Books that changed me: Gabrielle Williams

Books that changed me: Gabrielle Williams

Sean & David’s Long Drive – Sean Condon

Sean’s a good friend of ours, and I was working with him at the time that Lonely Planet gave him an advance to write his first book. It made me realise that real people write books (I’m not sure exactly who I thought wrote them before this point: author-fairies, I suppose). Seeing Sean’s hilarious sense of humour laid out on the page was very inspiring to me.

Beatle Meets Destiny – Gabrielle Williams

Is it too self-promotion-y to mention my own book? Probably. Anyway, it was short-listed for the Prime Minister’s awards and the Victorian Premier’s awards, and even though I didn’t win (damn you, Bill Condon and Kirsty Eagar, respectively), it made me think I might be able to make a bit of a career out of writing. Maybe.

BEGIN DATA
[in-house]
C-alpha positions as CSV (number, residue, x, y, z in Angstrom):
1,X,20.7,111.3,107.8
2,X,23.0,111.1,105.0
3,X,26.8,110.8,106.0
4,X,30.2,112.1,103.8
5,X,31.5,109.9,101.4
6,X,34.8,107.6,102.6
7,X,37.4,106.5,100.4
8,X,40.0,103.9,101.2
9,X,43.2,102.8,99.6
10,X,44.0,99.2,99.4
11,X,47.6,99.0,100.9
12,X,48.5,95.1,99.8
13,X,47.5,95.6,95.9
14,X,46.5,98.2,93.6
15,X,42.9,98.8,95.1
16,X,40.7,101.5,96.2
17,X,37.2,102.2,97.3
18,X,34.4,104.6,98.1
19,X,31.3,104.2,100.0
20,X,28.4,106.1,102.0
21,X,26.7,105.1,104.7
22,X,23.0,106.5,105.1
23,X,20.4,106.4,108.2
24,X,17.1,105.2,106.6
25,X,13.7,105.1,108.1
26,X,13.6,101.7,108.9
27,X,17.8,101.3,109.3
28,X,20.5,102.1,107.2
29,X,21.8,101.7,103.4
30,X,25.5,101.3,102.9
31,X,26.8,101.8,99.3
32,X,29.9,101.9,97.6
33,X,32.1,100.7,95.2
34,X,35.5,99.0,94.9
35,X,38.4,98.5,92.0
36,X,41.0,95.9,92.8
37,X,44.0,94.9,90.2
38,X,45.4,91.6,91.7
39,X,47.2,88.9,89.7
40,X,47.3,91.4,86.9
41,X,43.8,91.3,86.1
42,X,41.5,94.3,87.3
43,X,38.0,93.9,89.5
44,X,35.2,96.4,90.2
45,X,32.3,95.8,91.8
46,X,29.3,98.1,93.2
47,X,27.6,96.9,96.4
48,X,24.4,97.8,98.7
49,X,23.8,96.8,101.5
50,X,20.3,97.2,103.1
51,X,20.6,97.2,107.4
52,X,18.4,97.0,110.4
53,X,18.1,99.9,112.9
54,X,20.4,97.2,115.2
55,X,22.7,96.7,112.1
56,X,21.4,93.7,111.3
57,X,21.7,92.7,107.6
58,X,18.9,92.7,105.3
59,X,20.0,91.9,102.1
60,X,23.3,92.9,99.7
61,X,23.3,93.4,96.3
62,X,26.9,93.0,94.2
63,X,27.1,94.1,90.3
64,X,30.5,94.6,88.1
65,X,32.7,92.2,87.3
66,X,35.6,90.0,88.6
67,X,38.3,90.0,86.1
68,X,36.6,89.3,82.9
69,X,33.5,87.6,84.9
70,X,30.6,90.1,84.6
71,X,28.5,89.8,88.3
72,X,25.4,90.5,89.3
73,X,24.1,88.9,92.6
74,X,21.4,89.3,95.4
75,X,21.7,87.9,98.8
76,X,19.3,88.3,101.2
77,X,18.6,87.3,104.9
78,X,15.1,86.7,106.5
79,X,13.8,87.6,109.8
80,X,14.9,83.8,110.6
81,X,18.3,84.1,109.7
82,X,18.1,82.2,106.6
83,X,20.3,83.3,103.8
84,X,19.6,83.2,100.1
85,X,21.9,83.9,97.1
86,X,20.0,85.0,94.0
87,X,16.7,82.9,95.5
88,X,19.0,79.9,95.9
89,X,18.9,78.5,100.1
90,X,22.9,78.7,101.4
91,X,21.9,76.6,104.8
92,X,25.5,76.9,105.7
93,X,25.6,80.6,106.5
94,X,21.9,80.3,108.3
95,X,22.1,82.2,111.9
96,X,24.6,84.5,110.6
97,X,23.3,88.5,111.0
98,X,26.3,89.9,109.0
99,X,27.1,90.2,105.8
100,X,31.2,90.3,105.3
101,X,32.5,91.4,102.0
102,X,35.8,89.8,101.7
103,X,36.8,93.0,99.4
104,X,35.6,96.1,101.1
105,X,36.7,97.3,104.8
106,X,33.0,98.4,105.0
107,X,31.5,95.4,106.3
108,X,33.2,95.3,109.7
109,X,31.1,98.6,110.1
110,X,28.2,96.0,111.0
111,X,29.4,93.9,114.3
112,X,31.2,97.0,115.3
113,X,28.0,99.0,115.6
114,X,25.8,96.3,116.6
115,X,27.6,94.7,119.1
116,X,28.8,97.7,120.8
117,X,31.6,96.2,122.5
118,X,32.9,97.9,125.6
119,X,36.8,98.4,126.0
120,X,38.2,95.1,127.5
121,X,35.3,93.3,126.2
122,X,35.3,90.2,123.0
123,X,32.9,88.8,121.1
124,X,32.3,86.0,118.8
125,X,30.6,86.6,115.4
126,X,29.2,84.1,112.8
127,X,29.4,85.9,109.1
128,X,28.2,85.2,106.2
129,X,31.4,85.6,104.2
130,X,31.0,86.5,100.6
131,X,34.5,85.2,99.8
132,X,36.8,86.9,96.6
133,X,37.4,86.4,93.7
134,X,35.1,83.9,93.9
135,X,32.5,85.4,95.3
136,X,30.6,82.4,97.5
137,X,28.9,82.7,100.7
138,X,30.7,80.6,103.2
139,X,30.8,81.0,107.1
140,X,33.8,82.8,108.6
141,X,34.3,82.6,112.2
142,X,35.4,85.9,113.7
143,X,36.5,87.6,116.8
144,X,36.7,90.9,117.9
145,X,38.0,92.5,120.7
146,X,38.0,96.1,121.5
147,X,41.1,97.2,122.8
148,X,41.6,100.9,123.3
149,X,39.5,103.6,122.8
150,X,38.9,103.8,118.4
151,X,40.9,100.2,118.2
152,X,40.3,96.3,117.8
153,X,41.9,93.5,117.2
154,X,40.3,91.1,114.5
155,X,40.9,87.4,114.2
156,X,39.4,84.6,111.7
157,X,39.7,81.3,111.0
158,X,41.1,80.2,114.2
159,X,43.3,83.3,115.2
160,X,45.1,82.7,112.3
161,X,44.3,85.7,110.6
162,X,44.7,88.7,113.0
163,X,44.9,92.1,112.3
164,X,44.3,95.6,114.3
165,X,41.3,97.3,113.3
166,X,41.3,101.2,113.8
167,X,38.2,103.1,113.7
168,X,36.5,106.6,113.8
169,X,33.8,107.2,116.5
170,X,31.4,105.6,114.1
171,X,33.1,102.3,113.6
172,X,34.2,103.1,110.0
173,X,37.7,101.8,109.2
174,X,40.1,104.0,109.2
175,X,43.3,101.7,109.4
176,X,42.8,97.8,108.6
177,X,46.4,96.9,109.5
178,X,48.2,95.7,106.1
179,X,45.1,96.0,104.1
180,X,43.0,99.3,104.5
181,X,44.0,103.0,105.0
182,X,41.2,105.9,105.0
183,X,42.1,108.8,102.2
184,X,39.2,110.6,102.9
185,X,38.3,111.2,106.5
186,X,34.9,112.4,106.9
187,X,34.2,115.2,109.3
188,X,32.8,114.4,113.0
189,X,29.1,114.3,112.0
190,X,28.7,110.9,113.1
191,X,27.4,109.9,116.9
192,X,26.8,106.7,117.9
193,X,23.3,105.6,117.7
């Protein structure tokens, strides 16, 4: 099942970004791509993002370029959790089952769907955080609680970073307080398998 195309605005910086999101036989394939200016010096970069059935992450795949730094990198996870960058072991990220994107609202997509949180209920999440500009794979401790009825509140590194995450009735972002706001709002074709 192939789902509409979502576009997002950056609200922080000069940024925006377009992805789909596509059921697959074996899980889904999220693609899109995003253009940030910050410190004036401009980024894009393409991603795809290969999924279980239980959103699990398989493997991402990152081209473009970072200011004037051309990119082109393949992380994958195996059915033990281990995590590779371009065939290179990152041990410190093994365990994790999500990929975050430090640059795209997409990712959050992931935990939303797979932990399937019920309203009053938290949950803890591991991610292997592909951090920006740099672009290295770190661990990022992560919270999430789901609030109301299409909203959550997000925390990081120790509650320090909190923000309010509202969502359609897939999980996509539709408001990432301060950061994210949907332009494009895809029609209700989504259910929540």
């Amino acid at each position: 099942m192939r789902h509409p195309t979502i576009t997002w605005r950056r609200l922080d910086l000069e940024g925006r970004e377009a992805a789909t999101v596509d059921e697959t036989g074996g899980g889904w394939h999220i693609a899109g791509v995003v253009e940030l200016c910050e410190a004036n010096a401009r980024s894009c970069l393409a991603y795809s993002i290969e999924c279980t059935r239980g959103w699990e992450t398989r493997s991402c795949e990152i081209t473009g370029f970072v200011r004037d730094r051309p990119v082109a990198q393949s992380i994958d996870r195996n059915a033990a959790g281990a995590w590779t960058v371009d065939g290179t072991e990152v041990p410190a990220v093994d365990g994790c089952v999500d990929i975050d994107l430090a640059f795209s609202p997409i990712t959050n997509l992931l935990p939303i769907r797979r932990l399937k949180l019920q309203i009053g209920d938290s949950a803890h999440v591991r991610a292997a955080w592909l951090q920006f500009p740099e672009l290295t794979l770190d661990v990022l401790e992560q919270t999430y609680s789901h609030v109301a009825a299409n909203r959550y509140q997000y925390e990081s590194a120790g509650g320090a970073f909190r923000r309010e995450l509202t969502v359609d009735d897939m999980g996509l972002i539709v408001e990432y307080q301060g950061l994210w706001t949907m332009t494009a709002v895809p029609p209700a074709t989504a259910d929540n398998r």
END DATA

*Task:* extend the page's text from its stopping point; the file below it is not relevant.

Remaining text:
Bel Canto – Ann Patchett

One of the loveliest books I’ve ever read. Stunning. Exactly like the music it’s named after, it starts softly and slowly, and builds to a devastating but beautiful crescendo. I wish I was Ann Patchett, except with my husband, my children and my friends.

Wuthering Heights – Emily Bronte

Kate Bush made Wuthering Heights required reading for every teenager worth her salt back in my day, which makes me think maybe I should get Kimbra and Gotye to write a song called Beatle Meets Destiny or The Reluctant Hallelujah (must speak to Penguin’s marketing department so they can organise this). Wuthering Heights is darkly gothic – a masterly piece of writing.

Tales of the City – Armistead Maupin

Hmm. It’s tricky, this picking-five-books business. Like choosing my five favourite friends, then feeling bad for the ones I didn’t mention. I’m going to choose … drumroll … basically I’m stalling … OK … Tales of the City. A series of books set in San Francisco in the ’80s, they were cracking yarns and very funny. I’m sure they’re very old-fashioned now, but they kept me home quite a few weekends when I was 20.

Gabrielle Williams is a Melbourne young-adult author who has worked in recording studios, advertising and television. Her latest novel is The Reluctant Hallelujah (Penguin, $19.95).

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